* Have the student play hymn arrangements that are level-appropriate. This is a great way to learn as well! Try to help them be attuned to what they’re playing – point out chord patterns, scale passages, cool-sounding harmonies, etc. and then encourage them to transfer those same arrangement techniques to other hymns.

Hopefully these ideas are helpful! I’m sure there are tons of other ideas out there, so if you have a suggestion for helping students learn improvisation skills, please feel free to share!

Remember, if you have a question you’d like to contribute to next week’s Monday Mailbag, leave it in the comments below or send me an e-mail sometime this week with Monday Mailbag in the subject line!

The Any Song Assignment

Do you have students who love to doodle around on the piano (or, as one student once declared to me, he liked to “type around on the keys sometimes” :-)) and do all sorts of things at the keyboard besides practice their assignments? Or perhaps you’ve encountered the student who can play up and down the keyboard with ease, but struggles to read the most simple hands together pieces? I’m sure I’m not the only one with students like this!

The solution I’ve come up with over the past several years is what I call the “Any Song” assignment. That’s about all there is to it! I write Any Song… :-) in the student’s assignment book and tell them that they can prepare anything at all that they want and surprise me with it the following week. For someone like me who loves to sight-read and stick to the printed page, an assignment like this would be nerve-wracking, but for students like I mentioned above, this is like giving them a bucket of candy to munch on. They love it!

I was actually inspired to do this by the older brother of a student that I started in lessons a couple of years ago. He made a point to tell me one day that his younger brother was capable of playing much better than he had demonstrated up to this point at his lessons. A desire to encourage his natural musical gifts while still developing other important skills is what prompted the implementation of the Any Song assignment. He’s been surprising me with new songs almost every week for a couple of years now, and I’m convinced that he’s never going to run out! I’ve since used it with several other students, also with great success.

In fact, a few weeks ago, I introduced the concept to a high school student who has been studying with me for about a year and a half. I knew he enjoyed doing creative arranging and such, but for some reason it just occurred to me recently to try the Any Song assignment. Once he clarified exactly what it was, he got this huge smile on his face and exclaimed, “You’re going to let me play any song that I want to? I love you!” Oh what fun it is to discover the things that excite our students!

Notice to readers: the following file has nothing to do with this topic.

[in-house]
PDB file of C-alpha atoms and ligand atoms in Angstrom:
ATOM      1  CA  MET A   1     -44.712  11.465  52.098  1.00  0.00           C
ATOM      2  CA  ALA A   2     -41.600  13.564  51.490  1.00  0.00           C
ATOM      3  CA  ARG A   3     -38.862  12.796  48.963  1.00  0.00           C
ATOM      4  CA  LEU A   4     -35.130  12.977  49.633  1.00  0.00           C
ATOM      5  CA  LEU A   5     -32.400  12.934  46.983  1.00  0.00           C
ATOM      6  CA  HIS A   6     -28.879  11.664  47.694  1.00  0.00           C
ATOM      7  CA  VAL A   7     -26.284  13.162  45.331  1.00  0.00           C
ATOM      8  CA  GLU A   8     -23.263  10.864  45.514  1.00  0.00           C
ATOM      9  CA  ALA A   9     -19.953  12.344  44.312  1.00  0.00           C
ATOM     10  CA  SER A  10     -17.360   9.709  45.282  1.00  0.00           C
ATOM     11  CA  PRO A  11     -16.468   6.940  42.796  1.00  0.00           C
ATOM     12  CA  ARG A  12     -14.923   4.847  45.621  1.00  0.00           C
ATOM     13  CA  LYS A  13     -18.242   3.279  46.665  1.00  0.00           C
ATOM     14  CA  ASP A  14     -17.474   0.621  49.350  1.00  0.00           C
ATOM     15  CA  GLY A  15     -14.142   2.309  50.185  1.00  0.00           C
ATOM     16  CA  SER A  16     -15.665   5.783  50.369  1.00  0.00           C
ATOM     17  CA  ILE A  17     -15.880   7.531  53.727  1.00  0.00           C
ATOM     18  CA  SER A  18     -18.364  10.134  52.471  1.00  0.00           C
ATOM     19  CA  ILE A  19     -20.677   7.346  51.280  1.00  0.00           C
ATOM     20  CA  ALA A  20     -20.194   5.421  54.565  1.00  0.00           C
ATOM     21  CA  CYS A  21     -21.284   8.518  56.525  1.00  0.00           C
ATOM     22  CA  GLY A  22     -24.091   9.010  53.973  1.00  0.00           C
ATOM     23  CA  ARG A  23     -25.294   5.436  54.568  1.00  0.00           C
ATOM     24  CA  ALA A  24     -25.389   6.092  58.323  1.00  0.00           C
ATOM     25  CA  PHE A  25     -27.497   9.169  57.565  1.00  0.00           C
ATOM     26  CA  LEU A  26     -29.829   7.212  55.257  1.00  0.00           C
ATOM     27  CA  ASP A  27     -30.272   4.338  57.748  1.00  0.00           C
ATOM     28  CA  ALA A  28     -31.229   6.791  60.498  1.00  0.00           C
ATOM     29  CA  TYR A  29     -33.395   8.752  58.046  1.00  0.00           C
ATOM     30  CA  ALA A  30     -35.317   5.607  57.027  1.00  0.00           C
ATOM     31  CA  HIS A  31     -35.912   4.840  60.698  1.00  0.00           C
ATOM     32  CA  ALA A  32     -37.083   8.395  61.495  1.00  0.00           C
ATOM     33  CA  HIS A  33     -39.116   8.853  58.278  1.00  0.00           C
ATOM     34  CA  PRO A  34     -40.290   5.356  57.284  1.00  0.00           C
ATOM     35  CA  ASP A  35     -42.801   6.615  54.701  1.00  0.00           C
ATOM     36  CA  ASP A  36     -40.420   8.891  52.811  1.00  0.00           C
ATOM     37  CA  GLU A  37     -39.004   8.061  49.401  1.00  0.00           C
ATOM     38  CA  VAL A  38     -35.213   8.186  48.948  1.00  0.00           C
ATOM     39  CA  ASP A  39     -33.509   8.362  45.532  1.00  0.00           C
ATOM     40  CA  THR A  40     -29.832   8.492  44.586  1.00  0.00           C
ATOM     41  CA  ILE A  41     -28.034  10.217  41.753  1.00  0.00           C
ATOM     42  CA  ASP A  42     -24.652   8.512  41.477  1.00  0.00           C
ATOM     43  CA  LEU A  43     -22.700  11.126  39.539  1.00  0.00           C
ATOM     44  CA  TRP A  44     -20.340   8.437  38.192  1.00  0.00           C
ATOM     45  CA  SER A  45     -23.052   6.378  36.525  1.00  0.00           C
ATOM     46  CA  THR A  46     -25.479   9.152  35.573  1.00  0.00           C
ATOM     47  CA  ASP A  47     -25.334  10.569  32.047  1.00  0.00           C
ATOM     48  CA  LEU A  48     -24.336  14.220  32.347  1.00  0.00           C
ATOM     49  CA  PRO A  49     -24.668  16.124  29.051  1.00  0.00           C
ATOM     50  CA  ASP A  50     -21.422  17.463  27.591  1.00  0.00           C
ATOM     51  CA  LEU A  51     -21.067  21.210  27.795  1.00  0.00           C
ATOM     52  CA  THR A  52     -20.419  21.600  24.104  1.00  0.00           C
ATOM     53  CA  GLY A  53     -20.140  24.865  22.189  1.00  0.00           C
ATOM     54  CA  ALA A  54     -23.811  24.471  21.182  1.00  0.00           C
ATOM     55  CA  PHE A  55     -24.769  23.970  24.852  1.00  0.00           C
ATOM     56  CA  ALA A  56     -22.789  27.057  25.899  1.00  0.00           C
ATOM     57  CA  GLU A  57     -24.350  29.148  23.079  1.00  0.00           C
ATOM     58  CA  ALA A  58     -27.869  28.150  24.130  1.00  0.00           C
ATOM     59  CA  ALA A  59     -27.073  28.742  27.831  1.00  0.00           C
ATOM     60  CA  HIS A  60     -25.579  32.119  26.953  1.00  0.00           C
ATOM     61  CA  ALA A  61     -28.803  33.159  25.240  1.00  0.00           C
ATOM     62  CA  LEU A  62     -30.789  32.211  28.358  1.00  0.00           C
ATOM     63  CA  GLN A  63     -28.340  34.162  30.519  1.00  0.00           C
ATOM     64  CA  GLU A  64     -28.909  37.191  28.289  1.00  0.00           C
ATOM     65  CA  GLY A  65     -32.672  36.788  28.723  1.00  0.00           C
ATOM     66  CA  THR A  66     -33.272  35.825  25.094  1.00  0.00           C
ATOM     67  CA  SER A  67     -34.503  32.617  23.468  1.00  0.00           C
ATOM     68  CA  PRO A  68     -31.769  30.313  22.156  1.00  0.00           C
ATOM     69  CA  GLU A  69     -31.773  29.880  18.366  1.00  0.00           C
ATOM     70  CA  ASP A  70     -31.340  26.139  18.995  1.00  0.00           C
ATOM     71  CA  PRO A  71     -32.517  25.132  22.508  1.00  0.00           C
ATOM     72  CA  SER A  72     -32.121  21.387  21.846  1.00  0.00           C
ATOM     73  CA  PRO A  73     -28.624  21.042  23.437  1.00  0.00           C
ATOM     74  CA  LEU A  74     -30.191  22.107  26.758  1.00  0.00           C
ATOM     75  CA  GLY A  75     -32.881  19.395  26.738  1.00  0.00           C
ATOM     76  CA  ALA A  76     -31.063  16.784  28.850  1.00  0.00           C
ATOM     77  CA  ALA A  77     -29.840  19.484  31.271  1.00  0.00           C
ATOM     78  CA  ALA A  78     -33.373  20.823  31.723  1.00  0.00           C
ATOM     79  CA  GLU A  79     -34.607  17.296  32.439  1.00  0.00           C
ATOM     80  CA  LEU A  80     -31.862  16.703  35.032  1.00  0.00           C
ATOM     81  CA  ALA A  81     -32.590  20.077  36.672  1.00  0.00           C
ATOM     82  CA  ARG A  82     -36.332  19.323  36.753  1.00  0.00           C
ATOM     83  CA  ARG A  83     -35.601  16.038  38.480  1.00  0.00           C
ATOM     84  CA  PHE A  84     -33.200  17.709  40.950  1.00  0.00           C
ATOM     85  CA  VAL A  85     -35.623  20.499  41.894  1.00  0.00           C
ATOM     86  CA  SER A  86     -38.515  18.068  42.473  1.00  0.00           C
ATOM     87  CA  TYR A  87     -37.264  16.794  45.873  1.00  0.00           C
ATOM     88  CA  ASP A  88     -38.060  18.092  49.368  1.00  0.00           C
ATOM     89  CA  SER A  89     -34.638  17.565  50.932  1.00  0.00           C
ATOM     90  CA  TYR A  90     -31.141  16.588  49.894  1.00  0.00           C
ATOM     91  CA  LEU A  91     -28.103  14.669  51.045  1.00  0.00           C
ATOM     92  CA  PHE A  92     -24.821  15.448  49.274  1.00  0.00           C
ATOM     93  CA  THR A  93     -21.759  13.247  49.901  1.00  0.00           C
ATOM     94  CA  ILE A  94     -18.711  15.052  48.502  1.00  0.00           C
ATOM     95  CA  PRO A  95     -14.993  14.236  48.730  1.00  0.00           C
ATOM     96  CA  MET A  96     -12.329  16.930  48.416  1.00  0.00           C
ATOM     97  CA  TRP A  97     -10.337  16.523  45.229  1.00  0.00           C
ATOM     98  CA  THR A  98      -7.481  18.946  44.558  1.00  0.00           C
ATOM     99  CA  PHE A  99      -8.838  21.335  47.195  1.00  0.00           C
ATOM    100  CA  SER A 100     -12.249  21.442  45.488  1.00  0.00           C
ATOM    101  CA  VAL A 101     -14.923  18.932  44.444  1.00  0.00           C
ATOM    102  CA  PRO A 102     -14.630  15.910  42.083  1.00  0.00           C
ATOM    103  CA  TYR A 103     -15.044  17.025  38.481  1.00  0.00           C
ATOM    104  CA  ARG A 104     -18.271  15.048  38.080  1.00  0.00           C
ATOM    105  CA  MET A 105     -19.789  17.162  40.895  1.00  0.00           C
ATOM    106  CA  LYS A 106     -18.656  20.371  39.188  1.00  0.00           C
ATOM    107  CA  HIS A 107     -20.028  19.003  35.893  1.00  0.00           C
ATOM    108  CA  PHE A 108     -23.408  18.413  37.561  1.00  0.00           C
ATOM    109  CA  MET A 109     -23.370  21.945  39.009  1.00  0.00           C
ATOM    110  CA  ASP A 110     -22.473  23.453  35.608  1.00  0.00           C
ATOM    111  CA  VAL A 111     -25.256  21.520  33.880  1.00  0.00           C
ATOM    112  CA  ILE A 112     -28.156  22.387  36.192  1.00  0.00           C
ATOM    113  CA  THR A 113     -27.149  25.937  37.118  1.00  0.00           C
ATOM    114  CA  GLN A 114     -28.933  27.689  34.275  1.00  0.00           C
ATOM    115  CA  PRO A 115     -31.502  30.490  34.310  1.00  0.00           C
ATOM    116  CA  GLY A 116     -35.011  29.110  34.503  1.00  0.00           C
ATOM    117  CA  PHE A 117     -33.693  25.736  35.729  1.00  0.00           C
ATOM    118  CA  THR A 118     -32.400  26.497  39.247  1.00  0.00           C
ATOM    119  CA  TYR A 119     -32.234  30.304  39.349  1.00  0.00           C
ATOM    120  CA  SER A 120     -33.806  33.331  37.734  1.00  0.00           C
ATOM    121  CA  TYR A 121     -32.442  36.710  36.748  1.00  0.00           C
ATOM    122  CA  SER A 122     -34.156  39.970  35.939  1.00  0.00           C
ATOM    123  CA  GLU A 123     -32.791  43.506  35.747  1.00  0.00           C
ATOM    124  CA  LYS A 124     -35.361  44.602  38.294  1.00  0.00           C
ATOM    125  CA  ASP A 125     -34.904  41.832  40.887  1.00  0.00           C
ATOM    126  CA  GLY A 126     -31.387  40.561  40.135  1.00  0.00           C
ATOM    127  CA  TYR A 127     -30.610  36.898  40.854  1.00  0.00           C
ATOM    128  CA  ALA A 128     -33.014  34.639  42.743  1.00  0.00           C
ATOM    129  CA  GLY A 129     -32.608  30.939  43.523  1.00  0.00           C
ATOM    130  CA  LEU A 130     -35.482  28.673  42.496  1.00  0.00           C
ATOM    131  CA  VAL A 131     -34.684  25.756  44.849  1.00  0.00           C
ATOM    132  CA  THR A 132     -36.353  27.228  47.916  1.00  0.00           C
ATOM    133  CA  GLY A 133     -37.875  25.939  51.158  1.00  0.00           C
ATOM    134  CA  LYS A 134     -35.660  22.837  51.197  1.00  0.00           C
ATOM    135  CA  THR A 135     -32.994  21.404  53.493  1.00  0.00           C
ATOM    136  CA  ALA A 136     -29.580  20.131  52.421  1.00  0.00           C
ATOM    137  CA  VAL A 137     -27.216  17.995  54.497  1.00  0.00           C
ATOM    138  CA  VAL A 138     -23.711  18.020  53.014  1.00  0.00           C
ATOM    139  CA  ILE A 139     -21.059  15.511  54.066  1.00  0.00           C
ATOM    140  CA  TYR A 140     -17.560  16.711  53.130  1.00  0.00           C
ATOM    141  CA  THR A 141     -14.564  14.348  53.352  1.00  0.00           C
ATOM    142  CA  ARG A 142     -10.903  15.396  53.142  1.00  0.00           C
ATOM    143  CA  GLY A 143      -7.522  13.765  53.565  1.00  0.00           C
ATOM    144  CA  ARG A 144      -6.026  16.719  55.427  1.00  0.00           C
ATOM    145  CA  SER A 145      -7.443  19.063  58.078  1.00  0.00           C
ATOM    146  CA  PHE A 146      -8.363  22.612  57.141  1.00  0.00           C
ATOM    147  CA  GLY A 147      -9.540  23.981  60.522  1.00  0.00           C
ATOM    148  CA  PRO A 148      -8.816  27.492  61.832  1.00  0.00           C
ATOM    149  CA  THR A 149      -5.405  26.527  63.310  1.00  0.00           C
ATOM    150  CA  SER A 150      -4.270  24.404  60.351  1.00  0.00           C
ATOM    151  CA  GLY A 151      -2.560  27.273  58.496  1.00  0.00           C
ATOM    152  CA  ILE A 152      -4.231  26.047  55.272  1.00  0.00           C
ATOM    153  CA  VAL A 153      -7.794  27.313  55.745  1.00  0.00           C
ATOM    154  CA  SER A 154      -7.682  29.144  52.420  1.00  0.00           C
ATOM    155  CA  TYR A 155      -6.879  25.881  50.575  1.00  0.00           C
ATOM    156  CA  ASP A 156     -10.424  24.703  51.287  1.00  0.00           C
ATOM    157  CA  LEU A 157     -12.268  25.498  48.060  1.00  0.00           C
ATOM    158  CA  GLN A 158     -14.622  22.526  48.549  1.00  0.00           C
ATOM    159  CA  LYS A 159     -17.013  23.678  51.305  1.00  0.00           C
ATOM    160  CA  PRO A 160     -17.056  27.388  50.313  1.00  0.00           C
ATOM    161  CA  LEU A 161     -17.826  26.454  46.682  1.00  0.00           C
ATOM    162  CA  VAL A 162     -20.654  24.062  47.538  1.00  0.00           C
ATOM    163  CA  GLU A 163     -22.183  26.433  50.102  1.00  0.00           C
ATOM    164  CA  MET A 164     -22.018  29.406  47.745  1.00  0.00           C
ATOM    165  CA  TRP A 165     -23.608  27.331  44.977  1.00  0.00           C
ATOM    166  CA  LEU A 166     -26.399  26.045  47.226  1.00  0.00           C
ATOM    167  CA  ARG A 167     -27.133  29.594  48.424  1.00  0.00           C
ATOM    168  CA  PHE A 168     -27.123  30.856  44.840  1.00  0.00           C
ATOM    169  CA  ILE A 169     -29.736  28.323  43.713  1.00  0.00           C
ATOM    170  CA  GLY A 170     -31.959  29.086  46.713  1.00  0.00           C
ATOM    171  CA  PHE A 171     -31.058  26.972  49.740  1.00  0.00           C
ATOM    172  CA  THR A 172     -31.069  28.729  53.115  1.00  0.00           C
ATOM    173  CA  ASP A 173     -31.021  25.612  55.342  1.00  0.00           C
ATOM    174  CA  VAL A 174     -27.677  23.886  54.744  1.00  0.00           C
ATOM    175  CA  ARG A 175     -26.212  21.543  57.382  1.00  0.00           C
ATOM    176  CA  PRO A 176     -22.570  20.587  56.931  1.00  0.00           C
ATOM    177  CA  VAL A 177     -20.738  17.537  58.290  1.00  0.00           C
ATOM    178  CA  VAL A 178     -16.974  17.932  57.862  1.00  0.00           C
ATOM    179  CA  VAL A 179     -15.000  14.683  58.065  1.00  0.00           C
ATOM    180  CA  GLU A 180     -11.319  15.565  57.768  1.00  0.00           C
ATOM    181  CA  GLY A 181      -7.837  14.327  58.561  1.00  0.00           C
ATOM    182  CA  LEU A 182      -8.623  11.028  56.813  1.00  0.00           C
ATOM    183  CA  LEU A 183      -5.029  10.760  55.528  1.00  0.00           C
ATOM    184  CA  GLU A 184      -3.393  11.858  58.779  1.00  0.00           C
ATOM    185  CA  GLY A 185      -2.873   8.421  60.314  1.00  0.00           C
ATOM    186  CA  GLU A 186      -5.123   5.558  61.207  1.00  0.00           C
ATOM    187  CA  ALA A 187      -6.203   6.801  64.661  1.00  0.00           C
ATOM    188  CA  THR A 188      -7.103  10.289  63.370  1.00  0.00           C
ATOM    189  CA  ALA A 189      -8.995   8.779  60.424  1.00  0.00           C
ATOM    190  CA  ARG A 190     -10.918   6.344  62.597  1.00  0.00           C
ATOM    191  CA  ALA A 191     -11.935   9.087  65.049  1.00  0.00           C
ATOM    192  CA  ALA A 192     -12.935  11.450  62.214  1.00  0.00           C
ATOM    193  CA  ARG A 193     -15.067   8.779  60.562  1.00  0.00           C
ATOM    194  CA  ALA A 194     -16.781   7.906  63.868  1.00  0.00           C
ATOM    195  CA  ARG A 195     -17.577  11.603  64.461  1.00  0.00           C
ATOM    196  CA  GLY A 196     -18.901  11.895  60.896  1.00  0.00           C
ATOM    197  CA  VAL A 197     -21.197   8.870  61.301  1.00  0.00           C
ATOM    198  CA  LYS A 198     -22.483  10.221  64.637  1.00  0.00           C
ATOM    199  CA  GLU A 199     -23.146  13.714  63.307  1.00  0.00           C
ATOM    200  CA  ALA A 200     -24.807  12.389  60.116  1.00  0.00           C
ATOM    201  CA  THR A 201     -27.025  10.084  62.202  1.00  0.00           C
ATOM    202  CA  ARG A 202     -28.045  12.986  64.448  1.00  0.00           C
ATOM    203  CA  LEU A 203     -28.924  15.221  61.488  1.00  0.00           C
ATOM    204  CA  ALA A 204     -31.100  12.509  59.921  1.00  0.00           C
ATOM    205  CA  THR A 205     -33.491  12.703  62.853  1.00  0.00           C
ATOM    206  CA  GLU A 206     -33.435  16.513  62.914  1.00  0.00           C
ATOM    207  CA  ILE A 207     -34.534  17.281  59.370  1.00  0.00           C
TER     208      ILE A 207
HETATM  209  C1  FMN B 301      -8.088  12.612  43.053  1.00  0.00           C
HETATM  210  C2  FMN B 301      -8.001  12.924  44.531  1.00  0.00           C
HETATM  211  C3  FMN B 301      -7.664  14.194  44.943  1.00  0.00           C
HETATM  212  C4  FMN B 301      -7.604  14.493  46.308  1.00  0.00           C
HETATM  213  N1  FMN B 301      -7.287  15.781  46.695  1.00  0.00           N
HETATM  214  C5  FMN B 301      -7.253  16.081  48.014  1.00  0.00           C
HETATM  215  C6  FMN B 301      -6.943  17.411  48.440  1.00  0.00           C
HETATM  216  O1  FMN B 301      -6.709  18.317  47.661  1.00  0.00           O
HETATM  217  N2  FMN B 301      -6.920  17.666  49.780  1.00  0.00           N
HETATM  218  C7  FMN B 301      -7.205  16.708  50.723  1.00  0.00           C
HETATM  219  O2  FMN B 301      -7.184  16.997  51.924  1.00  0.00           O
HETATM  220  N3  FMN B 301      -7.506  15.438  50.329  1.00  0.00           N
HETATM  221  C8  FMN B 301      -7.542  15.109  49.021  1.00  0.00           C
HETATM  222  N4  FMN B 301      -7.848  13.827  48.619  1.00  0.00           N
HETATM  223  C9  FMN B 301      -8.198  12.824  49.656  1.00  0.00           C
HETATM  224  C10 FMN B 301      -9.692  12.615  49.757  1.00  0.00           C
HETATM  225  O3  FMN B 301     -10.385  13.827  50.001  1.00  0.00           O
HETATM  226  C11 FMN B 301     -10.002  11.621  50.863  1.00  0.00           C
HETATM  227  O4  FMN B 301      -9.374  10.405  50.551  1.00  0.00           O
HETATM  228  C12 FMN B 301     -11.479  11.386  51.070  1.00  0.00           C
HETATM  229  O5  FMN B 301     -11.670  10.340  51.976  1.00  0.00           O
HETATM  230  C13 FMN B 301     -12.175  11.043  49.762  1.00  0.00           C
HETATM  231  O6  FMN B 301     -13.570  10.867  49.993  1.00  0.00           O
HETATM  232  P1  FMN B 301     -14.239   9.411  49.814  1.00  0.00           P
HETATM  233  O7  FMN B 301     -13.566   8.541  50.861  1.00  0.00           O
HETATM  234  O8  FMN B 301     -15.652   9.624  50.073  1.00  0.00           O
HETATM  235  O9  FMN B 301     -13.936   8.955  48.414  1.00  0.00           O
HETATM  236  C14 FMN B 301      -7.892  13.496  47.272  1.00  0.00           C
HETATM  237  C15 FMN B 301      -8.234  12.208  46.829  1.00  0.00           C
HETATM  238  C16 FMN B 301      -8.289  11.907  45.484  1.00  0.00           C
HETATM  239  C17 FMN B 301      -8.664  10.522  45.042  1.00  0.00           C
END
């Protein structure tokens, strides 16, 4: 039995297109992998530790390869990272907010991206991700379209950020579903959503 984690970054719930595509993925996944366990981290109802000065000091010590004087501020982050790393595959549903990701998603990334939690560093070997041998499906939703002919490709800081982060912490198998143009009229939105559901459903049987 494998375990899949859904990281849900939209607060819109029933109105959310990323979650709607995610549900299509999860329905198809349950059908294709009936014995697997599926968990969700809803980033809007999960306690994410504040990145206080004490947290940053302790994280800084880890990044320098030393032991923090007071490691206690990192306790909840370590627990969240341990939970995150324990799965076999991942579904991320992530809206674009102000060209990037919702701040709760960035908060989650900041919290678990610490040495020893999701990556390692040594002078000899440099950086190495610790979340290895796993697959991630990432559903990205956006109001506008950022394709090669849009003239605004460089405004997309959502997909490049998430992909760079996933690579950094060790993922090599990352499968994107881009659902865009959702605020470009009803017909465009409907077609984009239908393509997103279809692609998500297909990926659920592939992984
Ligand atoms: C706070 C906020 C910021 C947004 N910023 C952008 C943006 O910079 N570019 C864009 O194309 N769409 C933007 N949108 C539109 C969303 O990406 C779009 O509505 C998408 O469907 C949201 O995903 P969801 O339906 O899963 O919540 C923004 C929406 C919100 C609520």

The Best Thing We’ve Done This Spring…

Even though I didn’t really feel like I knew what I was doing yet, I decided to launch into something new as soon as I returned from the MTNA conference. We’ve been doing it for several weeks now and it has been close to revolutionary in my studio! I’ve picked up a variety of improvising how-tos over the years because it’s something I’ve always wanted to learn, but none of them have been as helpful as I hoped they would be. In contrast, the Pattern Play series by Akiko and Forrest Kinney that I was introduced to at the MTNA conference has been everything I hoped it would be and more!

The very first week I was back, I decided to incorporate improvising into every lesson. I started with a brief discussion of what it means to improvise – comparing it to improv in the drama world. In essence, I wanted students to know that when you improvise, you are drawing from a repertoire of things that you have already learned and arranging it in a new and spontaneous way. Similarly, in dramatic improv, you are using words and phrases and even scenarios that you already have experience with; you’re just arranging them in a fresh way on-the-spot to achieve the desired end.

We started with the first improvisation in the book – World Piece – and just started right into playing, the student in the treble and me in the bass. I told them that we would try to listen to each other and match our sound and style so that it would be as musical as possible. Then, we would try to anticipate the approach to the end and finish together. You should have seen the looks on so many of their faces as we created beautiful sounds spontaneously. They LOVED it! I love it! We’ve continued this improvisation activity at each lesson since, and I echo the description of this series that states, “students will not only learn to play, they’ll play to learn.” This is a great way to introduce and reinforce various musical concepts. Plus, regardless of age, musical ability, or level of playing, every student can be successful at improvising and creating beautiful music if they are given the right tools.